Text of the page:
Occupy Wall Street
Building on the momentum of the Arab Spring movements, protesters in the US are gathering in New York City’s financial district in a bid to show mass resistance against the dominance of the country’s financial system.
What started as an online campaign has translated into action on the ground, with protest organisers calling for thousands of people to “occupy Wall Street” on Saturday.
“On the 17th of September, we want to see 20,000 people flood into lower Manhattan, set up beds, kitchens, peaceful barricades and occupy Wall Street for a few months,” organisers wrote on thewww.occupywallst.org website.
“Like our brothers and sisters in Egypt, Greece, Spain, and Iceland, we plan to use the revolutionary Arab Spring tactic of mass occupation to restore democracy in America. We also encourage the use of nonviolence to achieve our ends and maximize the safety of all participants.”
The leaderless movement includes hacktivist group Anonymous among the protesters. The group released a video online calling on people to take to the streets on September 17.
Similar to the structure of the hacktivist group itself there is no defined central authority, but Twitter accounts like @AnonOps are hubs of information for those attending the protests in person and virtually.
The Stream is following events in New York City and around the globe via social media and will update the elements below as the story progresses.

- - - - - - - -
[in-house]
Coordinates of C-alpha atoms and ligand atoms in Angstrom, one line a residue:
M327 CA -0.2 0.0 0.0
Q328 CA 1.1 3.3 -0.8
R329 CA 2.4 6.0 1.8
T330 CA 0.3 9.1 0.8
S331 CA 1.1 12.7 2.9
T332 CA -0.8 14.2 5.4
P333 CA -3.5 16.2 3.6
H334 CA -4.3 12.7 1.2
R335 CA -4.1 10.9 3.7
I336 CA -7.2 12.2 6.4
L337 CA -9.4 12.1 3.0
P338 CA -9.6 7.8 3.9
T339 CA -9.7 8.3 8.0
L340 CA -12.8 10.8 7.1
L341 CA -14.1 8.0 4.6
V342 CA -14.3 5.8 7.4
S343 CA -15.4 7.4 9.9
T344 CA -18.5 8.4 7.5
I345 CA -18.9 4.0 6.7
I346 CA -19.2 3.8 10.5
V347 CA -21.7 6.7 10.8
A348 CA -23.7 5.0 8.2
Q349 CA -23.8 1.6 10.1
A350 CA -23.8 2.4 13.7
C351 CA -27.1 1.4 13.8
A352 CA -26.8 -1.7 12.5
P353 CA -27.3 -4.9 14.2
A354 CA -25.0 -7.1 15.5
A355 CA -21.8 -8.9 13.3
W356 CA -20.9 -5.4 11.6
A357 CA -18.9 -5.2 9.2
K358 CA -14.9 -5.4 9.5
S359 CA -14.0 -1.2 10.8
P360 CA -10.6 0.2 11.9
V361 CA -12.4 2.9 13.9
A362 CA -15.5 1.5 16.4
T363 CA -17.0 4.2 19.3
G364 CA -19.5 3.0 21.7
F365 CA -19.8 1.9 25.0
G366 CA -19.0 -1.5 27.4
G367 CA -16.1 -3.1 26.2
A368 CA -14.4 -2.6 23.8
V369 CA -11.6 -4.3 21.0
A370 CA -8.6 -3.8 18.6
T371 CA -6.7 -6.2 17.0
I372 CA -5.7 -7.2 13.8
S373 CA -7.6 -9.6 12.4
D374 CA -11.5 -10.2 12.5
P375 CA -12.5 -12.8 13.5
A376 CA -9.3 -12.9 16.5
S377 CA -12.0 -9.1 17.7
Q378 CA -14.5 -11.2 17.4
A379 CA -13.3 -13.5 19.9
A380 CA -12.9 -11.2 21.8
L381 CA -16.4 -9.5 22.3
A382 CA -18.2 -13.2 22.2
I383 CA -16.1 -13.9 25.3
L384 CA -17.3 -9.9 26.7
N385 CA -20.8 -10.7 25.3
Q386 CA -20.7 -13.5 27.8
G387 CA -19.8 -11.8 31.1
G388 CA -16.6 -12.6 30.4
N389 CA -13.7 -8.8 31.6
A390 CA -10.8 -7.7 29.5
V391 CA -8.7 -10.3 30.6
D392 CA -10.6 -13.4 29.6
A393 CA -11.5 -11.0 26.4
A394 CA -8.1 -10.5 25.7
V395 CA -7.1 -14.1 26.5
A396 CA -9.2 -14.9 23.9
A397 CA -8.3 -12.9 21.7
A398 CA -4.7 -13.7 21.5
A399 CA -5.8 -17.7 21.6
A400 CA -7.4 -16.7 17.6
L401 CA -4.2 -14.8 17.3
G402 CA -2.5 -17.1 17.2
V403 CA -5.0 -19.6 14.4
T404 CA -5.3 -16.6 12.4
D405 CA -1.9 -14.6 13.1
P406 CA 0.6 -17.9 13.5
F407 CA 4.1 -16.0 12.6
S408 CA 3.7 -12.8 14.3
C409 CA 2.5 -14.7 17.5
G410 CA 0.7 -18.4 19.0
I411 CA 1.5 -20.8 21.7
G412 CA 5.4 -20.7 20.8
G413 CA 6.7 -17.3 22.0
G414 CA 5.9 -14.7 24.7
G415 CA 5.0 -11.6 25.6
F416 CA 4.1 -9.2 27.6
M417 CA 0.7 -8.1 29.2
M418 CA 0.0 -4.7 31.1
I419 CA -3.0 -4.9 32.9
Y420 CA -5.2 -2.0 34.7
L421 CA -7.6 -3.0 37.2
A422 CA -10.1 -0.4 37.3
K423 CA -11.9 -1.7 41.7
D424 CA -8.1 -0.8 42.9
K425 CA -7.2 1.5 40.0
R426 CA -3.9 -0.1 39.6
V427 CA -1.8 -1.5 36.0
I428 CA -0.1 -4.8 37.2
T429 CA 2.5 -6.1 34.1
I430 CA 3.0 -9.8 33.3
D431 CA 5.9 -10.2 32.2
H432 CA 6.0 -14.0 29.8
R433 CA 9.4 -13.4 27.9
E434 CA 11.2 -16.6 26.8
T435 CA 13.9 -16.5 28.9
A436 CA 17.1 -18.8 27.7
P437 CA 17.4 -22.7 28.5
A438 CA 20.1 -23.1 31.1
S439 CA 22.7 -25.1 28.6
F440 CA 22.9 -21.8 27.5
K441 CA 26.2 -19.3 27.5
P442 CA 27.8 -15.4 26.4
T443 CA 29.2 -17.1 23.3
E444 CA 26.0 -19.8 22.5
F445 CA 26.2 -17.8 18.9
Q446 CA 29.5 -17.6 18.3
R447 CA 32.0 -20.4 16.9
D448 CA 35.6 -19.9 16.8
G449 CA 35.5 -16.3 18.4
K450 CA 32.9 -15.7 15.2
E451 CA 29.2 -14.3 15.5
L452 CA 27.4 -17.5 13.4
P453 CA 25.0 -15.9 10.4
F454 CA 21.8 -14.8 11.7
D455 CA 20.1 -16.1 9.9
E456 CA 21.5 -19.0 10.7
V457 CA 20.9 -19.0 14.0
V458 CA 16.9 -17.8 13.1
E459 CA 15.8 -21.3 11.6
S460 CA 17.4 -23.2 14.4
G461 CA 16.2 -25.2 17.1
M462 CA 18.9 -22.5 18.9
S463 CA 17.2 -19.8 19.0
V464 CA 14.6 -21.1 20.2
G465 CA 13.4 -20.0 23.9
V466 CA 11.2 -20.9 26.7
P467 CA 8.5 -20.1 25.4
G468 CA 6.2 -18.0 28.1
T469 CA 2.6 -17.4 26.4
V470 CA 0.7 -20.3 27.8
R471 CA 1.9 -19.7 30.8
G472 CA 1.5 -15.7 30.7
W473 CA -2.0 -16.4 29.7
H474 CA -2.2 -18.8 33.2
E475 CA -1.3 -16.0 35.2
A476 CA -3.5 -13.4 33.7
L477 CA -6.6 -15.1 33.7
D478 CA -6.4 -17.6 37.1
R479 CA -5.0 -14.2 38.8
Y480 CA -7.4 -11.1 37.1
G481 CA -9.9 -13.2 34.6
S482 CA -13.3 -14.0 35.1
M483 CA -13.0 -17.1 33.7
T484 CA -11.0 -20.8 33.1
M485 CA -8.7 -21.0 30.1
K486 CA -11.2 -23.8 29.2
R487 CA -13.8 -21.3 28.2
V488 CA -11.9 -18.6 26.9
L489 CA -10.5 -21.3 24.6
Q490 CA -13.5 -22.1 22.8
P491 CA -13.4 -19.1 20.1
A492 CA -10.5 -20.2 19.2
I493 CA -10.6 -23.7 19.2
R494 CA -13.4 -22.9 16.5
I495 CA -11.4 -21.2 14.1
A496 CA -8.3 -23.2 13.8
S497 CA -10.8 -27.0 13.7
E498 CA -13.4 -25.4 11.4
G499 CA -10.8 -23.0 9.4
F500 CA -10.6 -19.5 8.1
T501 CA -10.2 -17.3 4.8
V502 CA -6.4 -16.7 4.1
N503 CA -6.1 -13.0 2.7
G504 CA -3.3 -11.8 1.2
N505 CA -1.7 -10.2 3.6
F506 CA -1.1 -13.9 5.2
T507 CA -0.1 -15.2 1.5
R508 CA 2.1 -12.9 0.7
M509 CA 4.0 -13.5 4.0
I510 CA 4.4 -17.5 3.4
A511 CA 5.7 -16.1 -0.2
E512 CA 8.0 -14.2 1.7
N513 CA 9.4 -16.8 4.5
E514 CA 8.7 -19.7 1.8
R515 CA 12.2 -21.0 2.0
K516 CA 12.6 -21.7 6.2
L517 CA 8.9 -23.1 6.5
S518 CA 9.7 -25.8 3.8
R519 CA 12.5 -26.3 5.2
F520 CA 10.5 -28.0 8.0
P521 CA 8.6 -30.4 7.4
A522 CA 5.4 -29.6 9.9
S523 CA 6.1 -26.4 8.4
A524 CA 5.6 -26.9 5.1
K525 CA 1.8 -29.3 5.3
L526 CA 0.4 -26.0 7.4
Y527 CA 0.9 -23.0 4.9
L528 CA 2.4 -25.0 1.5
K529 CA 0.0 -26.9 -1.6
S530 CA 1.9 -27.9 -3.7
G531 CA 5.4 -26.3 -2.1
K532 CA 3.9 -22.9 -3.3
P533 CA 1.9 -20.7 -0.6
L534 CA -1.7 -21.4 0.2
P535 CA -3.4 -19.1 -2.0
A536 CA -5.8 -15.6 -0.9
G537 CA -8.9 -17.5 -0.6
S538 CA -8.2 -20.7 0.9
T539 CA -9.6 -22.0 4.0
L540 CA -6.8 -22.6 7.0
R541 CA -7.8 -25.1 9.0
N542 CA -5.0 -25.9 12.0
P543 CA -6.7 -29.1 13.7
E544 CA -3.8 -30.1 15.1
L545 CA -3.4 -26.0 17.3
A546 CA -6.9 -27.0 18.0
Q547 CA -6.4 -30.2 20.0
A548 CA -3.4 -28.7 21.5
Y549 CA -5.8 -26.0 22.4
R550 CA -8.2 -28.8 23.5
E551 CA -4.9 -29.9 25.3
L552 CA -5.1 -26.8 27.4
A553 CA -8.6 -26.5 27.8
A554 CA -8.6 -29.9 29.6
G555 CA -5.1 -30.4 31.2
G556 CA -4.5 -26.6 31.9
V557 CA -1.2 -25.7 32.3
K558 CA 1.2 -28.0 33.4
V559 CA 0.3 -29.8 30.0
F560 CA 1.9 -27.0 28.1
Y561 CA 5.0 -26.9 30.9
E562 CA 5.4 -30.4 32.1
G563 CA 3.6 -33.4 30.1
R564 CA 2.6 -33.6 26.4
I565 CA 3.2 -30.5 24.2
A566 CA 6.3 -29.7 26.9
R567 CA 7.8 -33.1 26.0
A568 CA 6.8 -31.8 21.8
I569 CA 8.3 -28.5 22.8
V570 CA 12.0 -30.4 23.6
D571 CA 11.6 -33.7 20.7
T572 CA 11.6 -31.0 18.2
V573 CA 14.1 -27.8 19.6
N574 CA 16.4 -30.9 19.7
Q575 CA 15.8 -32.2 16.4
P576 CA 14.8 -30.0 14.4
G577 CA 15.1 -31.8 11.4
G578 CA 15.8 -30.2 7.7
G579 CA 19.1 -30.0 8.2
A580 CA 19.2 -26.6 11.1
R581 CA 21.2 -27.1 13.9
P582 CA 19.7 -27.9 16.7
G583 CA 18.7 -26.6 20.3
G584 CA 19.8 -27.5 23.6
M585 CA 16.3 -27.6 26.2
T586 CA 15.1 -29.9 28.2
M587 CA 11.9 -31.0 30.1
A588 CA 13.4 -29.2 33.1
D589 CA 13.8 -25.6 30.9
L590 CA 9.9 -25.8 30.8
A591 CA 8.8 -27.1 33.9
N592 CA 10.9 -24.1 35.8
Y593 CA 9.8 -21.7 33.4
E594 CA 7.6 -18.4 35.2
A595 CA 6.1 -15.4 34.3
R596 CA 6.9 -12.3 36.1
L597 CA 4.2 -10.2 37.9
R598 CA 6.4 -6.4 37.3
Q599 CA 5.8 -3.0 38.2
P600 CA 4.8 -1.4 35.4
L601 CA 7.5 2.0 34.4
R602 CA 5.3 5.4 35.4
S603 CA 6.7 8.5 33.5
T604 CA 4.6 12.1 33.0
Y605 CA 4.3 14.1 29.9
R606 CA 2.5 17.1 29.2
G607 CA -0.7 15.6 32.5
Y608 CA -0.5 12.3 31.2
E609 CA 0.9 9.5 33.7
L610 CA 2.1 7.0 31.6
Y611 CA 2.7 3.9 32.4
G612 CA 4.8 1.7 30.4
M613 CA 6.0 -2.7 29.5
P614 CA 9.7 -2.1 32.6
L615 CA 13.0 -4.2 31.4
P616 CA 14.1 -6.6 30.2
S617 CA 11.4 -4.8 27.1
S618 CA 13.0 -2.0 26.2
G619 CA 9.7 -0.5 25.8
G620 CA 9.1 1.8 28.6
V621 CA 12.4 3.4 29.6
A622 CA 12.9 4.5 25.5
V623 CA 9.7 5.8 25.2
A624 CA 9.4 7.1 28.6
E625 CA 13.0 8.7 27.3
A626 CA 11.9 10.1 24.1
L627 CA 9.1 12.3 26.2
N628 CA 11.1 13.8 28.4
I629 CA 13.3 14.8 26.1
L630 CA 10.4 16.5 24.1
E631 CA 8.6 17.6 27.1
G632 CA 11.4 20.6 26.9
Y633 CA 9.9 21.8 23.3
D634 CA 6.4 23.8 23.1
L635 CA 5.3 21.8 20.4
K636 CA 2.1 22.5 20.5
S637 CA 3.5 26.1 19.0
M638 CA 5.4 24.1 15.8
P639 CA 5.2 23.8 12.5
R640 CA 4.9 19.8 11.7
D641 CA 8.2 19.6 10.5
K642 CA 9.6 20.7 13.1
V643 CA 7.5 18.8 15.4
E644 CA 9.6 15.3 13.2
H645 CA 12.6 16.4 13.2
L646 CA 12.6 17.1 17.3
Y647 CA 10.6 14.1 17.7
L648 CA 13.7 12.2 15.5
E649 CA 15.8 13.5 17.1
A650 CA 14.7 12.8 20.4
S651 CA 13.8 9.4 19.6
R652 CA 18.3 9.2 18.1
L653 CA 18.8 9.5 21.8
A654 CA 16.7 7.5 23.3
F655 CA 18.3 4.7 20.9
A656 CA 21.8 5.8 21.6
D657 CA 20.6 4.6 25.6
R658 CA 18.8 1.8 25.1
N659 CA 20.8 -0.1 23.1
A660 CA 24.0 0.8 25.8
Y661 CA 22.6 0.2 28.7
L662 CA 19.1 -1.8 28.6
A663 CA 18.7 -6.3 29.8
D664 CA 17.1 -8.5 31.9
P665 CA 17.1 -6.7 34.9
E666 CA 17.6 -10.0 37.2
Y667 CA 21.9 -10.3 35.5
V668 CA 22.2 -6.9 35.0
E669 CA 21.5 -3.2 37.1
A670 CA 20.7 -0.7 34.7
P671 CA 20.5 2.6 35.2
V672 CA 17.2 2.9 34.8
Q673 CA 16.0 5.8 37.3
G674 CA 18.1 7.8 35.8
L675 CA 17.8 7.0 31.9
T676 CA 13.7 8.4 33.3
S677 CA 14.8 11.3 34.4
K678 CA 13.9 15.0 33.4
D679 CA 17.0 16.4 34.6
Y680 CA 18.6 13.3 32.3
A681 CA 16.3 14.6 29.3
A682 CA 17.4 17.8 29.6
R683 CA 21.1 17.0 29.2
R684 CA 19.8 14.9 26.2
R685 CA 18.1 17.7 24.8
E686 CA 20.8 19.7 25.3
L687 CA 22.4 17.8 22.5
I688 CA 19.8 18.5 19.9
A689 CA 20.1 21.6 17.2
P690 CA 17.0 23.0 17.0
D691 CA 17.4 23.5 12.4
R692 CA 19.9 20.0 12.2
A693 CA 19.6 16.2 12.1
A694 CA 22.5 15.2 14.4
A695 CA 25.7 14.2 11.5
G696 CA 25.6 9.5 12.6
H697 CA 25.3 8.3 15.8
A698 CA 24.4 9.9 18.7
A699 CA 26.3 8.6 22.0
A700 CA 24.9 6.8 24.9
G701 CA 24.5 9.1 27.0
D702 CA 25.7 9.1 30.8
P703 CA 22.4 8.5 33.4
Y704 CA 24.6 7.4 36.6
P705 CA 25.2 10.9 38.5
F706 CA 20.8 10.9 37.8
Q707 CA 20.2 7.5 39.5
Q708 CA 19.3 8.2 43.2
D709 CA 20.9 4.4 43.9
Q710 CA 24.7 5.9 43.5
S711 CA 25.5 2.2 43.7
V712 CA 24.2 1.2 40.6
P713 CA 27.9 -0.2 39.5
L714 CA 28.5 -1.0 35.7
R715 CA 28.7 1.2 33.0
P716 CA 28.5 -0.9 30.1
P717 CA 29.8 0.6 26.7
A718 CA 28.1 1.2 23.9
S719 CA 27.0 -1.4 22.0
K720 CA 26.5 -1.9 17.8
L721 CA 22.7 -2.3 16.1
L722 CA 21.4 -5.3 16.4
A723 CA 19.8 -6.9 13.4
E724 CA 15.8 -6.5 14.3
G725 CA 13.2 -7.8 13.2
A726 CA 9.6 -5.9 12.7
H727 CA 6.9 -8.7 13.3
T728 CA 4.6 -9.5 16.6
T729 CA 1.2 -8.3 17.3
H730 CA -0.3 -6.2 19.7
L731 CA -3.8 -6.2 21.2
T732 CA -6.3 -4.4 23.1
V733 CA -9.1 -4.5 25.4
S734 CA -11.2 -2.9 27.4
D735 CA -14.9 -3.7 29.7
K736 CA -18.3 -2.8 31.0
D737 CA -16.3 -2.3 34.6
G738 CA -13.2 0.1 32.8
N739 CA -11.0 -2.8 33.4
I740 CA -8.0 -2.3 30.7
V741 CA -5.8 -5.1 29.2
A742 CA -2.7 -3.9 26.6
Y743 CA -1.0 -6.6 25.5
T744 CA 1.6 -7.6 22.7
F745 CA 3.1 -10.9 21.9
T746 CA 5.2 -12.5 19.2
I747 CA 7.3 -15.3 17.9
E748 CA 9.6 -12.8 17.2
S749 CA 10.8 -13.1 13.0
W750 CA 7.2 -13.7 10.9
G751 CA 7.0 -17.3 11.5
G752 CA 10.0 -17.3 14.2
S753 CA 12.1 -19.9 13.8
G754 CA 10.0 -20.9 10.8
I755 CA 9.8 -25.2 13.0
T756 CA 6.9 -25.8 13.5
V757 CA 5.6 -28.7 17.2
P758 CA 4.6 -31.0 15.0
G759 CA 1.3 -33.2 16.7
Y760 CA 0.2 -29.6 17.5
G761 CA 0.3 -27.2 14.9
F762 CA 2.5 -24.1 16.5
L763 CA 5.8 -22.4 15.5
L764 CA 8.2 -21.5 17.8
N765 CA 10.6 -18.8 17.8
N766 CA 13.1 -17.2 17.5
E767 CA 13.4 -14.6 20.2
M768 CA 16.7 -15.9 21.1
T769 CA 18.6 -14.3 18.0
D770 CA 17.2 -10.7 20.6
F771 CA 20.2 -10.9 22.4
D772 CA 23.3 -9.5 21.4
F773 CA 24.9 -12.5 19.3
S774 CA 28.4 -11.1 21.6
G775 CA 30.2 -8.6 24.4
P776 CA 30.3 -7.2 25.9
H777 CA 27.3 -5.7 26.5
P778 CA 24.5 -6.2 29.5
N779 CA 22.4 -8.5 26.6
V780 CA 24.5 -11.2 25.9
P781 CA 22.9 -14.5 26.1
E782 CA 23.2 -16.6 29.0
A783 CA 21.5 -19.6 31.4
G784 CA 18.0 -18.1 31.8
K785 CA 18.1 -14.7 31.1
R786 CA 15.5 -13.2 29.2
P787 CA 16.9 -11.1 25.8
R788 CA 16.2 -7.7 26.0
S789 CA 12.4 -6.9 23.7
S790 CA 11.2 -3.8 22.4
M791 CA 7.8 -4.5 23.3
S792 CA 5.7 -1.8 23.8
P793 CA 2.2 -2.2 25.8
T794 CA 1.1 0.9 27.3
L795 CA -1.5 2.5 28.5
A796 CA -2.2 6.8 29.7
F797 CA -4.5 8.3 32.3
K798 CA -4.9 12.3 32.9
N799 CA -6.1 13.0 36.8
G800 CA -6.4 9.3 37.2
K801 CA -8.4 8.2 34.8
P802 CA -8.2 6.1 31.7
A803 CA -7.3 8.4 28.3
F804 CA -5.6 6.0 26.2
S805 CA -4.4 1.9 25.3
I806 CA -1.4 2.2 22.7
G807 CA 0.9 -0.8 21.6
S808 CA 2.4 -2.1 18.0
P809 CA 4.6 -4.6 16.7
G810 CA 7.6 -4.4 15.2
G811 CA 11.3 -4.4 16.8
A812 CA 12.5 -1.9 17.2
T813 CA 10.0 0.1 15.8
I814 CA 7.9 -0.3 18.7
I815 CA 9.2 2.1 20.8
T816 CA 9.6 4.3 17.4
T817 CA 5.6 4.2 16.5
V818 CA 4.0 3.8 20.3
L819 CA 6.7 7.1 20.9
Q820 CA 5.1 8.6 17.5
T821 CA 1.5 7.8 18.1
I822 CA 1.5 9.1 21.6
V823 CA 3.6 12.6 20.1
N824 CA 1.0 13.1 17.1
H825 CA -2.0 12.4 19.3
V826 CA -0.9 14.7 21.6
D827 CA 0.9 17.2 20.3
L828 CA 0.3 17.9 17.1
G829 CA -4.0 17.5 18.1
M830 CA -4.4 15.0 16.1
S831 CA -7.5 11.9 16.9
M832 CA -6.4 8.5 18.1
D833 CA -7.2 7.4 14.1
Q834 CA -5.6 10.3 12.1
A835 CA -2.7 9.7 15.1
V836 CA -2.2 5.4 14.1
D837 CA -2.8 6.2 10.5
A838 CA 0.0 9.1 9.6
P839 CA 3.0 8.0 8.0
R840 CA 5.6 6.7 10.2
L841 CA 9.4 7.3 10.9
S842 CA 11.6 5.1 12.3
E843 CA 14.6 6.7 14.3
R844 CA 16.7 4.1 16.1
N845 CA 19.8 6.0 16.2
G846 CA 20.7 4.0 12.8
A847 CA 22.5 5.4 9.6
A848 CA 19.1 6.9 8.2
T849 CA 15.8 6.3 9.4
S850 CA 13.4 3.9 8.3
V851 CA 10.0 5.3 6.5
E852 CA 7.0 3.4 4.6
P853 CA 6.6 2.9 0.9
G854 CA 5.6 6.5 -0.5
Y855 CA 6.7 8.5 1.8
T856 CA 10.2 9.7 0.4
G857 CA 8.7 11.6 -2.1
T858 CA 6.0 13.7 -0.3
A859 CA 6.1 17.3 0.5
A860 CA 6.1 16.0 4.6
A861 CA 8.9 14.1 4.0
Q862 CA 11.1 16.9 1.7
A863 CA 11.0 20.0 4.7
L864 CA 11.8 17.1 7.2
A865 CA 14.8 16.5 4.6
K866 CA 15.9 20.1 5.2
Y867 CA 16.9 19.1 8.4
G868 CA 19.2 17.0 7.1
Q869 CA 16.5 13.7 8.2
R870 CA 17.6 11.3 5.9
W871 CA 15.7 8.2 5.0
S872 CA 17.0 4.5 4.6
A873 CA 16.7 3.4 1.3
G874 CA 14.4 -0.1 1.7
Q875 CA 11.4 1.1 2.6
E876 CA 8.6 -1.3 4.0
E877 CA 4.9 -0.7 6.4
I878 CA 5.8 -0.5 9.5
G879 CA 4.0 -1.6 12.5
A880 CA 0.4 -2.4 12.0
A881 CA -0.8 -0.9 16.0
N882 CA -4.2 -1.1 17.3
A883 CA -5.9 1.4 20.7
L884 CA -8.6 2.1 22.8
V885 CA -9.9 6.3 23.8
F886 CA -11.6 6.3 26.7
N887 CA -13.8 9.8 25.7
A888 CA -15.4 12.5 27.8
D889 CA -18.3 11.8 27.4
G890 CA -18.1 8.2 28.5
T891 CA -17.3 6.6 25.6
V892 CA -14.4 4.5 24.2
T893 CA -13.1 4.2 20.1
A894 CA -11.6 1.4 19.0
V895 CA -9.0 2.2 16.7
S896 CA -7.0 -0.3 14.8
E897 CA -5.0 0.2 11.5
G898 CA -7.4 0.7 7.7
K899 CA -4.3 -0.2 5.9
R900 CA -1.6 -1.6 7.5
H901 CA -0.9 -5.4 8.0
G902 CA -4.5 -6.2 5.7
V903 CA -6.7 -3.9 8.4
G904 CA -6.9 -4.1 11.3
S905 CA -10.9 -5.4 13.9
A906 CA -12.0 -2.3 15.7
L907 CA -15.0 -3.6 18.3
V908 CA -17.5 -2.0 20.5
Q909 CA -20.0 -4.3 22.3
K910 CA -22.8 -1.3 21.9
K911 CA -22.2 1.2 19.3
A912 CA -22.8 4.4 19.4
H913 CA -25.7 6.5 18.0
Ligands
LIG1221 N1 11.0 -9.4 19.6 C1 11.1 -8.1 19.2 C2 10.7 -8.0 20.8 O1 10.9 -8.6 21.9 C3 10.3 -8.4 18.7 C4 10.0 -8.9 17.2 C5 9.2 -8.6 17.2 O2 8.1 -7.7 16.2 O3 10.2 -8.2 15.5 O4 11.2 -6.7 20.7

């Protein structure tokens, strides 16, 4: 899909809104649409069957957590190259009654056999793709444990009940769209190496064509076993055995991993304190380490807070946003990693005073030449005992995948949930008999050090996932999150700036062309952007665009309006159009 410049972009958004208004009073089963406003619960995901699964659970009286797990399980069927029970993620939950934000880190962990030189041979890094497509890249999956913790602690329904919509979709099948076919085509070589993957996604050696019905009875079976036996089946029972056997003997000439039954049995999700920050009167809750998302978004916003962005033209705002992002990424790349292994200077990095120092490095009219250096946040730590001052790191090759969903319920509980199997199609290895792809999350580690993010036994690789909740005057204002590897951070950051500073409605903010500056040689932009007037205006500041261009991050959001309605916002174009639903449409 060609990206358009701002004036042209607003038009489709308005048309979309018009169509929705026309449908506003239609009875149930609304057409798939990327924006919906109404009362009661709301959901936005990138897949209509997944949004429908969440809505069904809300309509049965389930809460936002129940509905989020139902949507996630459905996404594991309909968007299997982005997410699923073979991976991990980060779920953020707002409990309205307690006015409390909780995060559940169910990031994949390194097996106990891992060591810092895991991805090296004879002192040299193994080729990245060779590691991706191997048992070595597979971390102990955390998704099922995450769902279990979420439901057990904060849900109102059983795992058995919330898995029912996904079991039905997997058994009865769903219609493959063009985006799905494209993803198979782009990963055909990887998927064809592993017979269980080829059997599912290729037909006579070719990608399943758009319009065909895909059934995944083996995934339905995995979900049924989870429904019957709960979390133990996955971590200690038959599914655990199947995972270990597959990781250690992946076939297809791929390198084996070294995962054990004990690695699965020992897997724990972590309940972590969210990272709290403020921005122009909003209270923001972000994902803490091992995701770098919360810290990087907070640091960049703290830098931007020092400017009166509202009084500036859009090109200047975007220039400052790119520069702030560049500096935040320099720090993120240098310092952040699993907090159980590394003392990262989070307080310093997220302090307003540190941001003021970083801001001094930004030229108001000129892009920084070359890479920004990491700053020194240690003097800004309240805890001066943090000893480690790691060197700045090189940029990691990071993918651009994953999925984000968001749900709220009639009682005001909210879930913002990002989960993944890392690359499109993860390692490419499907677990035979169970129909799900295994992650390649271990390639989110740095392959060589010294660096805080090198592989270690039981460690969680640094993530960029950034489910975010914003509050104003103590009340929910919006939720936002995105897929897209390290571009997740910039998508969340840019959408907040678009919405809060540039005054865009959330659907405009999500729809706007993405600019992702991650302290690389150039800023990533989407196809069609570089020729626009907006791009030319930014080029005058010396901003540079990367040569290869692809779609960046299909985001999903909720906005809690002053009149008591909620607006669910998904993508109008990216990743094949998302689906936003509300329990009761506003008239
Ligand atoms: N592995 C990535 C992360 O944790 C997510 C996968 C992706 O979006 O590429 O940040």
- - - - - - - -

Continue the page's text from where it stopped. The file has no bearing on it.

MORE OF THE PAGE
You can also follow at #OccupyWallStreet
Or on Facebook
Day 12 – 28-09-11
Anyone with eyes open knows that the gangsterism of Wall Street — financial institutions generally — has caused severe damage to the people of the United States (and the world). And should also know that it has been doing so increasingly for over 30 years, as their power in the economy has radically increased, and with it their political power. That has set in motion a vicious cycle that has concentrated immense wealth, and with it political power, in a tiny sector of the population, a fraction of 1%, while the rest increasingly become what is sometimes called “a precariat” — seeking to survive in a precarious existence. They also carry out these ugly activities with almost complete impunity — not only too big to fail, but also “too big to jail.”
The courageous and honorable protests underway in Wall Street should serve to bring this calamity to public attention, and to lead to dedicated efforts to overcome it and set the society on a more healthy course.